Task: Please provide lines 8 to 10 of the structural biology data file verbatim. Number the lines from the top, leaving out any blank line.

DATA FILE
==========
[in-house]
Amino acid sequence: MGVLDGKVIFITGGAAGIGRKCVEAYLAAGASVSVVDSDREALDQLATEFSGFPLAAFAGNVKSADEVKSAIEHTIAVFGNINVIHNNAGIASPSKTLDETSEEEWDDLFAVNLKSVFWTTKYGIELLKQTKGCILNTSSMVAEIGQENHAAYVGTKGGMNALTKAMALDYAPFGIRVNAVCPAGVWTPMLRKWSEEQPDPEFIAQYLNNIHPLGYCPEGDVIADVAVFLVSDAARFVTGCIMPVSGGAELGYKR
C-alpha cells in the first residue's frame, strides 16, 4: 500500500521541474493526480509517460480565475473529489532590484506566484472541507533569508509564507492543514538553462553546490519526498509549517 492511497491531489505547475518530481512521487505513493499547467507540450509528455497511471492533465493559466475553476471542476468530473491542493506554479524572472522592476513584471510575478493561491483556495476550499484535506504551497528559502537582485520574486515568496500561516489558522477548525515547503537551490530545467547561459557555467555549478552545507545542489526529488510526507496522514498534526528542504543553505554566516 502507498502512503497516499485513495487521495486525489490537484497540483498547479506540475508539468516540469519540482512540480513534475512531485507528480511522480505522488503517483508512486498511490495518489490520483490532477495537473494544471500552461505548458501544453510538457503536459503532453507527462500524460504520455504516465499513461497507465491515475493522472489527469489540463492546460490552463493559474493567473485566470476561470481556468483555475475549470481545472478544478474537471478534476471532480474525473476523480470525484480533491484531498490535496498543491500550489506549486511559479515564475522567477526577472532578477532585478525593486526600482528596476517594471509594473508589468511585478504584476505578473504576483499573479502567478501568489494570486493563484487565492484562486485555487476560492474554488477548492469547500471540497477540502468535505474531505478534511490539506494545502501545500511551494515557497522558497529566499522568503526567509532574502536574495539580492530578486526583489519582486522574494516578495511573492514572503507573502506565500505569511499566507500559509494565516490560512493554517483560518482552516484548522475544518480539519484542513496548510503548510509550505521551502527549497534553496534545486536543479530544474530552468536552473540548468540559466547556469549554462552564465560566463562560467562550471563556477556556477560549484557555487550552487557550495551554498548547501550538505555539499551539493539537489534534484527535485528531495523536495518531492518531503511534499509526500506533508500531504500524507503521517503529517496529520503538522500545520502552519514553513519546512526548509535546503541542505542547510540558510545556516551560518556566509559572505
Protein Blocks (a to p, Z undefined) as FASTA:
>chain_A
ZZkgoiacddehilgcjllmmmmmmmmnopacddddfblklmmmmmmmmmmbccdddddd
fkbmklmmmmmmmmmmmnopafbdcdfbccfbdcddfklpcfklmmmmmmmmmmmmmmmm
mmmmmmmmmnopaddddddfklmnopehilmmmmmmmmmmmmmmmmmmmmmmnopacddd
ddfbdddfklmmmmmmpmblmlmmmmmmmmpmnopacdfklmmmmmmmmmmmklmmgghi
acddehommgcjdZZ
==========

mmmmmmmmmnopaddddddfklmnopehilmmmmmmmmmmmmmmmmmmmmmmnopacddd
ddfbdddfklmmmmmmpmblmlmmmmmmmmpmnopacdfklmmmmmmmmmmmklmmgghi
acddehommgcjdZZ